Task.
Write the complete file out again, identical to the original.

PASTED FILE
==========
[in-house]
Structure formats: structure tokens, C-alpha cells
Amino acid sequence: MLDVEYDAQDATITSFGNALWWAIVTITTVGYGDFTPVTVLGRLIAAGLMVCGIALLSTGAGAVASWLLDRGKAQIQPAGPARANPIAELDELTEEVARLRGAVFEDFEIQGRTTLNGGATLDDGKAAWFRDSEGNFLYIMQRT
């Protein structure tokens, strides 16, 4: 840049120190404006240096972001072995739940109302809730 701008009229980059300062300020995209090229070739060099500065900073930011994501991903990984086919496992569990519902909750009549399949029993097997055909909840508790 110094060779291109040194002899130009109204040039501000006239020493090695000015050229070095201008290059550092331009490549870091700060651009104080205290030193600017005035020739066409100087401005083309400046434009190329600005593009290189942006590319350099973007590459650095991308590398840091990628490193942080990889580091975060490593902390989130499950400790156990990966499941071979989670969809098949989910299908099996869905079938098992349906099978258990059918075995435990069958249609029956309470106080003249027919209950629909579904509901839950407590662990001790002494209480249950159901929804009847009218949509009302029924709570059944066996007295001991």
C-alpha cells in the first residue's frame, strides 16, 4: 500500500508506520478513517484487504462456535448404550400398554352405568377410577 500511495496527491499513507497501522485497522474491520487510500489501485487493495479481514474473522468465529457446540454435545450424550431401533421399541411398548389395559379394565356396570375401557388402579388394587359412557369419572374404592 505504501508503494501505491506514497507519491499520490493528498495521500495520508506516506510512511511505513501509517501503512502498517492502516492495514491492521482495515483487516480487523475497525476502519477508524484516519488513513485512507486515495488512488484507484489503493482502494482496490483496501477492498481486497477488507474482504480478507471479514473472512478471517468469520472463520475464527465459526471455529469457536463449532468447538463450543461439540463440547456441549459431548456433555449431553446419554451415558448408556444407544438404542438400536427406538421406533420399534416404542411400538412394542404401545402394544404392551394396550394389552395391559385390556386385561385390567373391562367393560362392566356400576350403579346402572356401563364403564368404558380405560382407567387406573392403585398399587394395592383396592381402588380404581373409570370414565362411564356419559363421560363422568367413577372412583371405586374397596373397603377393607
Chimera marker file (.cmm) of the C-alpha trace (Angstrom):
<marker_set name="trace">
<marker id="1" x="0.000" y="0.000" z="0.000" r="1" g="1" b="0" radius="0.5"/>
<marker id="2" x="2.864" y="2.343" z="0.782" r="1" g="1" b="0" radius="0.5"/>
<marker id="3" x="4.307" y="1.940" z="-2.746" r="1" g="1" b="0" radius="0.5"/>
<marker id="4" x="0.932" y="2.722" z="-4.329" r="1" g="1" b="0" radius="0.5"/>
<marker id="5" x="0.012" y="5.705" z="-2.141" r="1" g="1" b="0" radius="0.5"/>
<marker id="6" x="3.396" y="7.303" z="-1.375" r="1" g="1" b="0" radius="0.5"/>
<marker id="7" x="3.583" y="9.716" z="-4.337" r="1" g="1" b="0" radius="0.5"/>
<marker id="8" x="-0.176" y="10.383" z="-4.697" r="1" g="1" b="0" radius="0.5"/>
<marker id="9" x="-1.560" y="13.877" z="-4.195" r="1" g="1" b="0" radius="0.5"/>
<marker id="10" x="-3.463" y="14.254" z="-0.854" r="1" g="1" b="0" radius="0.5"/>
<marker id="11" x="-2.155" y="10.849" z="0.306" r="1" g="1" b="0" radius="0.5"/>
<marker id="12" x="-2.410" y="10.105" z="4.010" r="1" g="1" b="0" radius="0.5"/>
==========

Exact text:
[in-house]
Structure formats: structure tokens, C-alpha cells
Amino acid sequence: MLDVEYDAQDATITSFGNALWWAIVTITTVGYGDFTPVTVLGRLIAAGLMVCGIALLSTGAGAVASWLLDRGKAQIQPAGPARANPIAELDELTEEVARLRGAVFEDFEIQGRTTLNGGATLDDGKAAWFRDSEGNFLYIMQRT
């Protein structure tokens, strides 16, 4: 840049120190404006240096972001072995739940109302809730 701008009229980059300062300020995209090229070739060099500065900073930011994501991903990984086919496992569990519902909750009549399949029993097997055909909840508790 110094060779291109040194002899130009109204040039501000006239020493090695000015050229070095201008290059550092331009490549870091700060651009104080205290030193600017005035020739066409100087401005083309400046434009190329600005593009290189942006590319350099973007590459650095991308590398840091990628490193942080990889580091975060490593902390989130499950400790156990990966499941071979989670969809098949989910299908099996869905079938098992349906099978258990059918075995435990069958249609029956309470106080003249027919209950629909579904509901839950407590662990001790002494209480249950159901929804009847009218949509009302029924709570059944066996007295001991």
C-alpha cells in the first residue's frame, strides 16, 4: 500500500508506520478513517484487504462456535448404550400398554352405568377410577 500511495496527491499513507497501522485497522474491520487510500489501485487493495479481514474473522468465529457446540454435545450424550431401533421399541411398548389395559379394565356396570375401557388402579388394587359412557369419572374404592 505504501508503494501505491506514497507519491499520490493528498495521500495520508506516506510512511511505513501509517501503512502498517492502516492495514491492521482495515483487516480487523475497525476502519477508524484516519488513513485512507486515495488512488484507484489503493482502494482496490483496501477492498481486497477488507474482504480478507471479514473472512478471517468469520472463520475464527465459526471455529469457536463449532468447538463450543461439540463440547456441549459431548456433555449431553446419554451415558448408556444407544438404542438400536427406538421406533420399534416404542411400538412394542404401545402394544404392551394396550394389552395391559385390556386385561385390567373391562367393560362392566356400576350403579346402572356401563364403564368404558380405560382407567387406573392403585398399587394395592383396592381402588380404581373409570370414565362411564356419559363421560363422568367413577372412583371405586374397596373397603377393607
Chimera marker file (.cmm) of the C-alpha trace (Angstrom):
<marker_set name="trace">
<marker id="1" x="0.000" y="0.000" z="0.000" r="1" g="1" b="0" radius="0.5"/>
<marker id="2" x="2.864" y="2.343" z="0.782" r="1" g="1" b="0" radius="0.5"/>
<marker id="3" x="4.307" y="1.940" z="-2.746" r="1" g="1" b="0" radius="0.5"/>
<marker id="4" x="0.932" y="2.722" z="-4.329" r="1" g="1" b="0" radius="0.5"/>
<marker id="5" x="0.012" y="5.705" z="-2.141" r="1" g="1" b="0" radius="0.5"/>
<marker id="6" x="3.396" y="7.303" z="-1.375" r="1" g="1" b="0" radius="0.5"/>
<marker id="7" x="3.583" y="9.716" z="-4.337" r="1" g="1" b="0" radius="0.5"/>
<marker id="8" x="-0.176" y="10.383" z="-4.697" r="1" g="1" b="0" radius="0.5"/>
<marker id="9" x="-1.560" y="13.877" z="-4.195" r="1" g="1" b="0" radius="0.5"/>
<marker id="10" x="-3.463" y="14.254" z="-0.854" r="1" g="1" b="0" radius="0.5"/>
<marker id="11" x="-2.155" y="10.849" z="0.306" r="1" g="1" b="0" radius="0.5"/>
<marker id="12" x="-2.410" y="10.105" z="4.010" r="1" g="1" b="0" radius="0.5"/>